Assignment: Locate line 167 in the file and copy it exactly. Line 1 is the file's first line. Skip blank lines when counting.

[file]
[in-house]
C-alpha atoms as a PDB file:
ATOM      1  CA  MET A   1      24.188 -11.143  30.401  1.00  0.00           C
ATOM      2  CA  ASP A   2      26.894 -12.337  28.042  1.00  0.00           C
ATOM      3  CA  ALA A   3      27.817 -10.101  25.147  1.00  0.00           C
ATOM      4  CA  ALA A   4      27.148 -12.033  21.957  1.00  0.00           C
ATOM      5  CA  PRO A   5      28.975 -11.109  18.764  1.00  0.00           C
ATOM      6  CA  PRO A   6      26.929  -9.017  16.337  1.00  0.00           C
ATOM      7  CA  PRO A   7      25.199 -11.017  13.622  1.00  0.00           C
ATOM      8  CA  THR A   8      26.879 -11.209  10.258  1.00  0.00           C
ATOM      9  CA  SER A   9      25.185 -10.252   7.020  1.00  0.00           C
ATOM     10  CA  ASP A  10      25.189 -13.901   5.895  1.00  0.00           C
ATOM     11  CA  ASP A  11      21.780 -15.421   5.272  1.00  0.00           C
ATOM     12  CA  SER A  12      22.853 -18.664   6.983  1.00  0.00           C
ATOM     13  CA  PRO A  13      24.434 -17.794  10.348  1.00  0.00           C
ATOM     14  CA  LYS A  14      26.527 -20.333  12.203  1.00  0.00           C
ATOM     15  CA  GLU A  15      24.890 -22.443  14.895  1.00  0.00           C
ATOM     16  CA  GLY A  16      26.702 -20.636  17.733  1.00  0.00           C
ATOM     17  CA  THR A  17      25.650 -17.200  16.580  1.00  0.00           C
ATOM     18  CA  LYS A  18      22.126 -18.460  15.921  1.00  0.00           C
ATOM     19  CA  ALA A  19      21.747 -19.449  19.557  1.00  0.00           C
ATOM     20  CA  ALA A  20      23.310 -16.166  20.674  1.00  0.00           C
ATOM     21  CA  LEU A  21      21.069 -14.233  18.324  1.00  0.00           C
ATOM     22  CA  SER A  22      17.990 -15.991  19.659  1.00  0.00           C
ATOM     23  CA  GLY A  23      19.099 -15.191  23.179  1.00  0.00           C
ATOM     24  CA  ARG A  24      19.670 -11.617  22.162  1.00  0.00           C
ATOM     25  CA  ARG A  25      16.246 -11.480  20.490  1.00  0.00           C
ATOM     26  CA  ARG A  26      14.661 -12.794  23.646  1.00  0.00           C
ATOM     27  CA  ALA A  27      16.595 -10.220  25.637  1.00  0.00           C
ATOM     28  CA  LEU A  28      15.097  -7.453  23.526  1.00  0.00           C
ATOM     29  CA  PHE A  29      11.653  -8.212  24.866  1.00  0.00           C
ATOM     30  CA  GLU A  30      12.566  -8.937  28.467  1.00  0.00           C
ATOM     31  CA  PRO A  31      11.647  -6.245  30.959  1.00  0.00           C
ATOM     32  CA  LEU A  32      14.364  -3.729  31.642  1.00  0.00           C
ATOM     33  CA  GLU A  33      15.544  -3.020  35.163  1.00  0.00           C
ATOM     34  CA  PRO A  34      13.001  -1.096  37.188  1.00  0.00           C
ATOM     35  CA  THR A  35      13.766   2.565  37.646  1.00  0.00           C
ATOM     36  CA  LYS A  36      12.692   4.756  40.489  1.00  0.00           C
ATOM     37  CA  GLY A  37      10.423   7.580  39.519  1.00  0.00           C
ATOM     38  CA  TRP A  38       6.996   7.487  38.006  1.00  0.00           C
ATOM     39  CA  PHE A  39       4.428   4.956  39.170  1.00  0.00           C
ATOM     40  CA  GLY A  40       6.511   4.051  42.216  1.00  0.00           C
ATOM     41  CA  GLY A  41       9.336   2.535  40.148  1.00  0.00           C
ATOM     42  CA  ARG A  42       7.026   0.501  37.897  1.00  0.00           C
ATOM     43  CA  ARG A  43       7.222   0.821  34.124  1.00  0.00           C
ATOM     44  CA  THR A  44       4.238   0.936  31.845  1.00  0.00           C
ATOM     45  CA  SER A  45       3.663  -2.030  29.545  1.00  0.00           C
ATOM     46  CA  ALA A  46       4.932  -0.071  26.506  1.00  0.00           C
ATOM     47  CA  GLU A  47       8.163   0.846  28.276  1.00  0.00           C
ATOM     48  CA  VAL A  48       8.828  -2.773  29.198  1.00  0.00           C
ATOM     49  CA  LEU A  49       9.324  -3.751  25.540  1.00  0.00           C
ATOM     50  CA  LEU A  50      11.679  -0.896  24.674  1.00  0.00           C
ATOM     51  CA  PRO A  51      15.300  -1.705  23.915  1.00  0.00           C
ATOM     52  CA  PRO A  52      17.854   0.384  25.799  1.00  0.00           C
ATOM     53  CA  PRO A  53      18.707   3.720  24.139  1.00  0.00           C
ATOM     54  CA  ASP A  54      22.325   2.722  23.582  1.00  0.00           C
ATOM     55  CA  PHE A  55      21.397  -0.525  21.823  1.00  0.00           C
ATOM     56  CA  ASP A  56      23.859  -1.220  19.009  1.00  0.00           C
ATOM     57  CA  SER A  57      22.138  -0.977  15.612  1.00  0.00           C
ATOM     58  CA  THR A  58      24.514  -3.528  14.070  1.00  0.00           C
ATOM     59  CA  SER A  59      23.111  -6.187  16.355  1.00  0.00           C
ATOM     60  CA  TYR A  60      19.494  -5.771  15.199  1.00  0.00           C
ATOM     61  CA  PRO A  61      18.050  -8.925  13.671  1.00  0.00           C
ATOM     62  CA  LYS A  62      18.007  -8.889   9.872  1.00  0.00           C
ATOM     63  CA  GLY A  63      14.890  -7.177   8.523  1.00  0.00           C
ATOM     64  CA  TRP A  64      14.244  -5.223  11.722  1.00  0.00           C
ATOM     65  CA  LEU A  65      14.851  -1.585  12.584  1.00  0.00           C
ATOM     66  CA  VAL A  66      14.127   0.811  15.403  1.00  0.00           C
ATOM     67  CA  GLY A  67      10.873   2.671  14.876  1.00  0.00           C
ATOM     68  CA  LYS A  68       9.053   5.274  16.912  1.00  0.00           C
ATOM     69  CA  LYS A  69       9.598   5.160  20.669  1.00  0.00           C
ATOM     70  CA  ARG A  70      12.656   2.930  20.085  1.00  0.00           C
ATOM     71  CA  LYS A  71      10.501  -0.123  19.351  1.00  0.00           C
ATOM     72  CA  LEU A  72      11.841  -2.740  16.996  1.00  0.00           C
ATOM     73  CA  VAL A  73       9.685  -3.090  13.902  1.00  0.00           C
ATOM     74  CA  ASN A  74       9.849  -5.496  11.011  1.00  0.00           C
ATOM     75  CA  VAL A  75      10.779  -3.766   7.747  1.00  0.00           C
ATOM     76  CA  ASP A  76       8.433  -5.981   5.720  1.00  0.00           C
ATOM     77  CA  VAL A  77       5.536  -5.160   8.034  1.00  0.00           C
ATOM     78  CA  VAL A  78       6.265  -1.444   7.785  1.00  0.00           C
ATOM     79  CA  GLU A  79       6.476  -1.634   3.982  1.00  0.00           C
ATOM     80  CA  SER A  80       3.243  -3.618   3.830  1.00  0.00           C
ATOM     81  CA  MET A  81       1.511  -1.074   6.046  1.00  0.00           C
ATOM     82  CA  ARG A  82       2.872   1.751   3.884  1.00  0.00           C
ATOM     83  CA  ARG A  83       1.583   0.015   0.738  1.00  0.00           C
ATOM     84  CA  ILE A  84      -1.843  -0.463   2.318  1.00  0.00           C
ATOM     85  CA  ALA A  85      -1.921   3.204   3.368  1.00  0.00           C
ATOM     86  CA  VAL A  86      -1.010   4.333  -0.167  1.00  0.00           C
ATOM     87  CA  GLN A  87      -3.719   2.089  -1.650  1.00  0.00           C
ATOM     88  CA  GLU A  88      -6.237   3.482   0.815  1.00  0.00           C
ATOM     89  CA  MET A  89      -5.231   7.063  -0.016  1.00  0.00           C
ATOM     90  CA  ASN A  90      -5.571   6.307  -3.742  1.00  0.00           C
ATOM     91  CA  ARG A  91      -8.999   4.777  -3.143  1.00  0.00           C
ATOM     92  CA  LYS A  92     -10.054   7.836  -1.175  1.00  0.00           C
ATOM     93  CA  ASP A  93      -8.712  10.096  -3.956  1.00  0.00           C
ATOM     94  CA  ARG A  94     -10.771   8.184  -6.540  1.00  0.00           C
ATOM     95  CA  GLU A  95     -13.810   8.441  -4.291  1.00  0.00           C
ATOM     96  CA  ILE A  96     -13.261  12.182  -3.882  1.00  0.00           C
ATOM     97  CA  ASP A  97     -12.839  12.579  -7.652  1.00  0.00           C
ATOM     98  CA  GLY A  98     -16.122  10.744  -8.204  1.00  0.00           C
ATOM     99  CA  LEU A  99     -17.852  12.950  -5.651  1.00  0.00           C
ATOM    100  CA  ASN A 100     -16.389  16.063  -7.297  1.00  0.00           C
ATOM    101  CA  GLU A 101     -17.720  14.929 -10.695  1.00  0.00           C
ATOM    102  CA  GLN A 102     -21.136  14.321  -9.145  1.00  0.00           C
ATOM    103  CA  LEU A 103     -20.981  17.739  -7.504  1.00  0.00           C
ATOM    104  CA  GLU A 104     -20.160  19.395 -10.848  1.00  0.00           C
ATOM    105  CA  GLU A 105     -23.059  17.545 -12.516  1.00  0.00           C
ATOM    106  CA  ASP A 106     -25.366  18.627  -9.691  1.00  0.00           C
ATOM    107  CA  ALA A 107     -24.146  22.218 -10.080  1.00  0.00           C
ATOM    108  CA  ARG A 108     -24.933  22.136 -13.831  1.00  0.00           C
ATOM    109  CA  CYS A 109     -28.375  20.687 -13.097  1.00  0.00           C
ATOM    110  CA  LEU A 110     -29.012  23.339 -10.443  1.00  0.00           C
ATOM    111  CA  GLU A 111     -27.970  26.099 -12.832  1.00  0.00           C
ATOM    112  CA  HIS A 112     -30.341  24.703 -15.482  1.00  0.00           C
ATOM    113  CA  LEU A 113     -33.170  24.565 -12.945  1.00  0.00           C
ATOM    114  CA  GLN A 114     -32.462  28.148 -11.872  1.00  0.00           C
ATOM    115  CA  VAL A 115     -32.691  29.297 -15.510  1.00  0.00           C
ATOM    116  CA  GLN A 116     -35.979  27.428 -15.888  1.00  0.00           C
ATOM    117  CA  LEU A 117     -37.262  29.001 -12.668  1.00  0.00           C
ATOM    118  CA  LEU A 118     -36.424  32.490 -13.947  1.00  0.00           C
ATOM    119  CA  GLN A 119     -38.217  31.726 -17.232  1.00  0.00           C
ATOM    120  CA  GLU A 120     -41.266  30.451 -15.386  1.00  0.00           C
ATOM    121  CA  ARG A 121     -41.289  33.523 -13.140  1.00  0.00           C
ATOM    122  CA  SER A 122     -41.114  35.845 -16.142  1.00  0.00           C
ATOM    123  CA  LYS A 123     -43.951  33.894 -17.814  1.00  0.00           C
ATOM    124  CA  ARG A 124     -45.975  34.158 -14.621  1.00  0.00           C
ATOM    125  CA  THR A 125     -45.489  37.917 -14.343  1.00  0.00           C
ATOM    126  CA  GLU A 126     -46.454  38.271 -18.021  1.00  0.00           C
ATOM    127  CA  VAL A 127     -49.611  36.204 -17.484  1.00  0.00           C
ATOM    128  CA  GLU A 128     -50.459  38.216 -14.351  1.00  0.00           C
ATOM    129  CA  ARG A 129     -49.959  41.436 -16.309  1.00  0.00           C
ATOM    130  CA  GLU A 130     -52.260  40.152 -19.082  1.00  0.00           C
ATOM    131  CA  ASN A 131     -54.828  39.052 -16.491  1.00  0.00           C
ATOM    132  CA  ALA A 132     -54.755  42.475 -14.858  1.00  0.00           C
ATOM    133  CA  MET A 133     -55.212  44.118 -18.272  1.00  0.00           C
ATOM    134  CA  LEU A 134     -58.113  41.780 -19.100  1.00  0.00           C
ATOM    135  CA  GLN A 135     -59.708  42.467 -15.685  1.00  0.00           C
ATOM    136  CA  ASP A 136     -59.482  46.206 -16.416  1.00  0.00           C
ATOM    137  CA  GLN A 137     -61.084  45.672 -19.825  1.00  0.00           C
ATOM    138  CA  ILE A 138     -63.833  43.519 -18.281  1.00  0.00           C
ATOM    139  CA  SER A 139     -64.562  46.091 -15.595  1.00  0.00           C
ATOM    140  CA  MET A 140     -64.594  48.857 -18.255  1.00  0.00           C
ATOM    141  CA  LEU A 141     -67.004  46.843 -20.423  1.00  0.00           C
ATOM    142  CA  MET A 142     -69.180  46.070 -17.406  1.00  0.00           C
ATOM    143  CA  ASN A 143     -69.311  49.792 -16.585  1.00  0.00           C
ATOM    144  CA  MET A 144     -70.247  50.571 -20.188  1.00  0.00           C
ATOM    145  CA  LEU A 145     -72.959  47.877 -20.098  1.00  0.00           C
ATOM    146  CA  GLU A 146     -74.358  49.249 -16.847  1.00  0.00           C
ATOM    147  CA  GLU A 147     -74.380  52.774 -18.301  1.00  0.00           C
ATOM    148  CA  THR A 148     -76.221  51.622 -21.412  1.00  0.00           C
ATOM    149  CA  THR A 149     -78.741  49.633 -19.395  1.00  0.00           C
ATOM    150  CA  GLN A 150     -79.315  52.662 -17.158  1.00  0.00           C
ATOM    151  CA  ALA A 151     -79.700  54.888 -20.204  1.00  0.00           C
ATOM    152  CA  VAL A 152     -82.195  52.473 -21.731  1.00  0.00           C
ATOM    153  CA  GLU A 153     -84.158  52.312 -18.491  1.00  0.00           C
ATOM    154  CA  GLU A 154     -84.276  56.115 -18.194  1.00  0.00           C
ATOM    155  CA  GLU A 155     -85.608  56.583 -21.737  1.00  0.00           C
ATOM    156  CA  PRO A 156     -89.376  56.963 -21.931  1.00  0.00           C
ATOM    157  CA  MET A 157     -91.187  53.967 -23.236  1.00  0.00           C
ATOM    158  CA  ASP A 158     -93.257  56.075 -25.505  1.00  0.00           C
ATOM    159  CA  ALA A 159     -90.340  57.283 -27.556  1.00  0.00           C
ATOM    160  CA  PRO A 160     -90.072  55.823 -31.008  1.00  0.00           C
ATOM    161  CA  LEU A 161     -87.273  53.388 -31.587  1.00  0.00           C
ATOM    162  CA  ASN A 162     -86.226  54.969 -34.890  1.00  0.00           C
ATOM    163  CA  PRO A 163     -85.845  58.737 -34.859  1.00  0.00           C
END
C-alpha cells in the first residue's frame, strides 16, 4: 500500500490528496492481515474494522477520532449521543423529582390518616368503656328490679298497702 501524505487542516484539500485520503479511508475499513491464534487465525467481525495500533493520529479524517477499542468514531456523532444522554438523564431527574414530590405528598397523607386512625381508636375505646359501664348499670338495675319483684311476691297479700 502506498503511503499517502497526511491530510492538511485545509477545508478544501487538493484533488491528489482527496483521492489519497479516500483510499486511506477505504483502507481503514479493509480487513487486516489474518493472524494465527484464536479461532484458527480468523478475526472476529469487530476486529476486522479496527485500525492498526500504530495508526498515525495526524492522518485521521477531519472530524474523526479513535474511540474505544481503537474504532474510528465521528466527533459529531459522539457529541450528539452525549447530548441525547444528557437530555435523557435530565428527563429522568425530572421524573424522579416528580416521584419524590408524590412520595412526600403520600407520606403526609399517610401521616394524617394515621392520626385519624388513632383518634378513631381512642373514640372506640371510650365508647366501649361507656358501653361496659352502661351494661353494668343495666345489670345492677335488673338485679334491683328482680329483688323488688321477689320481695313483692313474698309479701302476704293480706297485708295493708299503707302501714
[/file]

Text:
C-alpha cells in the first residue's frame, strides 16, 4: 500500500490528496492481515474494522477520532449521543423529582390518616368503656328490679298497702 501524505487542516484539500485520503479511508475499513491464534487465525467481525495500533493520529479524517477499542468514531456523532444522554438523564431527574414530590405528598397523607386512625381508636375505646359501664348499670338495675319483684311476691297479700 502506498503511503499517502497526511491530510492538511485545509477545508478544501487538493484533488491528489482527496483521492489519497479516500483510499486511506477505504483502507481503514479493509480487513487486516489474518493472524494465527484464536479461532484458527480468523478475526472476529469487530476486529476486522479496527485500525492498526500504530495508526498515525495526524492522518485521521477531519472530524474523526479513535474511540474505544481503537474504532474510528465521528466527533459529531459522539457529541450528539452525549447530548441525547444528557437530555435523557435530565428527563429522568425530572421524573424522579416528580416521584419524590408524590412520595412526600403520600407520606403526609399517610401521616394524617394515621392520626385519624388513632383518634378513631381512642373514640372506640371510650365508647366501649361507656358501653361496659352502661351494661353494668343495666345489670345492677335488673338485679334491683328482680329483688323488688321477689320481695313483692313474698309479701302476704293480706297485708295493708299503707302501714